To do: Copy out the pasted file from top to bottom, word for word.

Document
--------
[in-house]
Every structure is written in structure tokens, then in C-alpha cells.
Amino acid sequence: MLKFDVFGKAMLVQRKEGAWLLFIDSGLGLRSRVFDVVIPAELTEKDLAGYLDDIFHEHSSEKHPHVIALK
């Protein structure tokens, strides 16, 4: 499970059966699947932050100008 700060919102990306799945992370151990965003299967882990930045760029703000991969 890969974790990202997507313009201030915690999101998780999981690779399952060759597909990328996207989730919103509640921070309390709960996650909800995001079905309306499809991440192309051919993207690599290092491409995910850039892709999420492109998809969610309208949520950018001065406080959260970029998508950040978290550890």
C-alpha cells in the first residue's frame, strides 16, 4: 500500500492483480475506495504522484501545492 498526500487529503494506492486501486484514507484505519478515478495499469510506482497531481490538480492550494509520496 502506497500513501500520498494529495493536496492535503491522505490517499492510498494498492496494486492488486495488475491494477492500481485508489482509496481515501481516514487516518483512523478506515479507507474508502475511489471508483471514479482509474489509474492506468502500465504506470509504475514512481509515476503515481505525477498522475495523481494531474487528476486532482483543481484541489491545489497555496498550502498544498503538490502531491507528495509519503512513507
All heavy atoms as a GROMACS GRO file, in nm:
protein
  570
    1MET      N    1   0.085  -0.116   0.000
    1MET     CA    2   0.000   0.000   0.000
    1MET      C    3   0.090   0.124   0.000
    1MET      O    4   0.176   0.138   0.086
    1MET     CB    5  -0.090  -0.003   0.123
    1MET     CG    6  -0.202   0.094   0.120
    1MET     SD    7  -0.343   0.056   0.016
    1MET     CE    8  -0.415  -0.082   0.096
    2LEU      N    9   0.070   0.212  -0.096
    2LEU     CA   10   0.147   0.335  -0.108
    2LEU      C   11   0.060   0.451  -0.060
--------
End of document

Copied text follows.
[in-house]
Every structure is written in structure tokens, then in C-alpha cells.
Amino acid sequence: MLKFDVFGKAMLVQRKEGAWLLFIDSGLGLRSRVFDVVIPAELTEKDLAGYLDDIFHEHSSEKHPHVIALK
């Protein structure tokens, strides 16, 4: 499970059966699947932050100008 700060919102990306799945992370151990965003299967882990930045760029703000991969 890969974790990202997507313009201030915690999101998780999981690779399952060759597909990328996207989730919103509640921070309390709960996650909800995001079905309306499809991440192309051919993207690599290092491409995910850039892709999420492109998809969610309208949520950018001065406080959260970029998508950040978290550890």
C-alpha cells in the first residue's frame, strides 16, 4: 500500500492483480475506495504522484501545492 498526500487529503494506492486501486484514507484505519478515478495499469510506482497531481490538480492550494509520496 502506497500513501500520498494529495493536496492535503491522505490517499492510498494498492496494486492488486495488475491494477492500481485508489482509496481515501481516514487516518483512523478506515479507507474508502475511489471508483471514479482509474489509474492506468502500465504506470509504475514512481509515476503515481505525477498522475495523481494531474487528476486532482483543481484541489491545489497555496498550502498544498503538490502531491507528495509519503512513507
All heavy atoms as a GROMACS GRO file, in nm:
protein
  570
    1MET      N    1   0.085  -0.116   0.000
    1MET     CA    2   0.000   0.000   0.000
    1MET      C    3   0.090   0.124   0.000
    1MET      O    4   0.176   0.138   0.086
    1MET     CB    5  -0.090  -0.003   0.123
    1MET     CG    6  -0.202   0.094   0.120
    1MET     SD    7  -0.343   0.056   0.016
    1MET     CE    8  -0.415  -0.082   0.096
    2LEU      N    9   0.070   0.212  -0.096
    2LEU     CA   10   0.147   0.335  -0.108
    2LEU      C   11   0.060   0.451  -0.060